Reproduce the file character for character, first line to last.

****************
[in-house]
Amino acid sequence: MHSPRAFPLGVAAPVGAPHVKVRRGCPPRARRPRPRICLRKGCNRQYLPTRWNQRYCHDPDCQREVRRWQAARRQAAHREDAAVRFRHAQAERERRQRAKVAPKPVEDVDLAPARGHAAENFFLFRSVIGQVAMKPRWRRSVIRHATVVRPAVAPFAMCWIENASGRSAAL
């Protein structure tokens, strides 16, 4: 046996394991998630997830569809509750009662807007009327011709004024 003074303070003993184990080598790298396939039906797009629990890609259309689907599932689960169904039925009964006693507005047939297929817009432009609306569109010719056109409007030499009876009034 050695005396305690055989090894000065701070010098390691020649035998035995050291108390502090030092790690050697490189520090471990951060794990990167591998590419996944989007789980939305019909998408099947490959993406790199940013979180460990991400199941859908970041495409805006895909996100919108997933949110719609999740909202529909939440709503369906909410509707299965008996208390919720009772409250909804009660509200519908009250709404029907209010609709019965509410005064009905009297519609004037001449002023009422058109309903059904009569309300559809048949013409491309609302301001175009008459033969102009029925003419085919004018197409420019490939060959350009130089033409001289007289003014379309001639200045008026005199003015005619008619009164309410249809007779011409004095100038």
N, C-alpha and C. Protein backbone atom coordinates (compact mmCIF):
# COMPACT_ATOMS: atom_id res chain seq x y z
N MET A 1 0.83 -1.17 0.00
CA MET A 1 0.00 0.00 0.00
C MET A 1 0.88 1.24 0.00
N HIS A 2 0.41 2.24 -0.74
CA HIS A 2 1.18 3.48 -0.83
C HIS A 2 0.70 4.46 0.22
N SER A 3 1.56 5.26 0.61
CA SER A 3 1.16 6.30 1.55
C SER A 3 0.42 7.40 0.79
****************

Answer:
[in-house]
Amino acid sequence: MHSPRAFPLGVAAPVGAPHVKVRRGCPPRARRPRPRICLRKGCNRQYLPTRWNQRYCHDPDCQREVRRWQAARRQAAHREDAAVRFRHAQAERERRQRAKVAPKPVEDVDLAPARGHAAENFFLFRSVIGQVAMKPRWRRSVIRHATVVRPAVAPFAMCWIENASGRSAAL
């Protein structure tokens, strides 16, 4: 046996394991998630997830569809509750009662807007009327011709004024 003074303070003993184990080598790298396939039906797009629990890609259309689907599932689960169904039925009964006693507005047939297929817009432009609306569109010719056109409007030499009876009034 050695005396305690055989090894000065701070010098390691020649035998035995050291108390502090030092790690050697490189520090471990951060794990990167591998590419996944989007789980939305019909998408099947490959993406790199940013979180460990991400199941859908970041495409805006895909996100919108997933949110719609999740909202529909939440709503369906909410509707299965008996208390919720009772409250909804009660509200519908009250709404029907209010609709019965509410005064009905009297519609004037001449002023009422058109309903059904009569309300559809048949013409491309609302301001175009008459033969102009029925003419085919004018197409420019490939060959350009130089033409001289007289003014379309001639200045008026005199003015005619008619009164309410249809007779011409004095100038």
N, C-alpha and C. Protein backbone atom coordinates (compact mmCIF):
# COMPACT_ATOMS: atom_id res chain seq x y z
N MET A 1 0.83 -1.17 0.00
CA MET A 1 0.00 0.00 0.00
C MET A 1 0.88 1.24 0.00
N HIS A 2 0.41 2.24 -0.74
CA HIS A 2 1.18 3.48 -0.83
C HIS A 2 0.70 4.46 0.22
N SER A 3 1.56 5.26 0.61
CA SER A 3 1.16 6.30 1.55
C SER A 3 0.42 7.40 0.79